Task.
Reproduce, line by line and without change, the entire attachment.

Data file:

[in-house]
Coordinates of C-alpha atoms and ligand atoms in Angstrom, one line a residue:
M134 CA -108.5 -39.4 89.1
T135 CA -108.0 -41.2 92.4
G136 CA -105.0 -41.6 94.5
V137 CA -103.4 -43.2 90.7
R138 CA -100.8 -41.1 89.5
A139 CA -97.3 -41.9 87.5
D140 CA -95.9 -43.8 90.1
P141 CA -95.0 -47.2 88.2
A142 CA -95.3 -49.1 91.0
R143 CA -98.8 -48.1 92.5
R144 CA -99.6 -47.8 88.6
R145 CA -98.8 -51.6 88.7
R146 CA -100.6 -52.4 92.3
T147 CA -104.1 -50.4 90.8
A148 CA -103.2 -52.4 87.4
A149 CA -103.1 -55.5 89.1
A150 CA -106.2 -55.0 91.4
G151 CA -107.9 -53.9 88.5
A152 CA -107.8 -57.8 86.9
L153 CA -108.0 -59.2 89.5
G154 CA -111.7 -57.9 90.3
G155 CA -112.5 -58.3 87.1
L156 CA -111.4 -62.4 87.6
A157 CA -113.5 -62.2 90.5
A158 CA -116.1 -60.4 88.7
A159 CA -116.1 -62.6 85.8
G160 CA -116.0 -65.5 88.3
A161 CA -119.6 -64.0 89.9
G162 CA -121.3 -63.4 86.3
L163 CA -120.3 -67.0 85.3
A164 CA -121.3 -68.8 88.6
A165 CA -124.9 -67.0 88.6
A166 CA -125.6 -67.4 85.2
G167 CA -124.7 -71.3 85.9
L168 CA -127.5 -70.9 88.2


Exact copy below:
[in-house]
Coordinates of C-alpha atoms and ligand atoms in Angstrom, one line a residue:
M134 CA -108.5 -39.4 89.1
T135 CA -108.0 -41.2 92.4
G136 CA -105.0 -41.6 94.5
V137 CA -103.4 -43.2 90.7
R138 CA -100.8 -41.1 89.5
A139 CA -97.3 -41.9 87.5
D140 CA -95.9 -43.8 90.1
P141 CA -95.0 -47.2 88.2
A142 CA -95.3 -49.1 91.0
R143 CA -98.8 -48.1 92.5
R144 CA -99.6 -47.8 88.6
R145 CA -98.8 -51.6 88.7
R146 CA -100.6 -52.4 92.3
T147 CA -104.1 -50.4 90.8
A148 CA -103.2 -52.4 87.4
A149 CA -103.1 -55.5 89.1
A150 CA -106.2 -55.0 91.4
G151 CA -107.9 -53.9 88.5
A152 CA -107.8 -57.8 86.9
L153 CA -108.0 -59.2 89.5
G154 CA -111.7 -57.9 90.3
G155 CA -112.5 -58.3 87.1
L156 CA -111.4 -62.4 87.6
A157 CA -113.5 -62.2 90.5
A158 CA -116.1 -60.4 88.7
A159 CA -116.1 -62.6 85.8
G160 CA -116.0 -65.5 88.3
A161 CA -119.6 -64.0 89.9
G162 CA -121.3 -63.4 86.3
L163 CA -120.3 -67.0 85.3
A164 CA -121.3 -68.8 88.6
A165 CA -124.9 -67.0 88.6
A166 CA -125.6 -67.4 85.2
G167 CA -124.7 -71.3 85.9
L168 CA -127.5 -70.9 88.2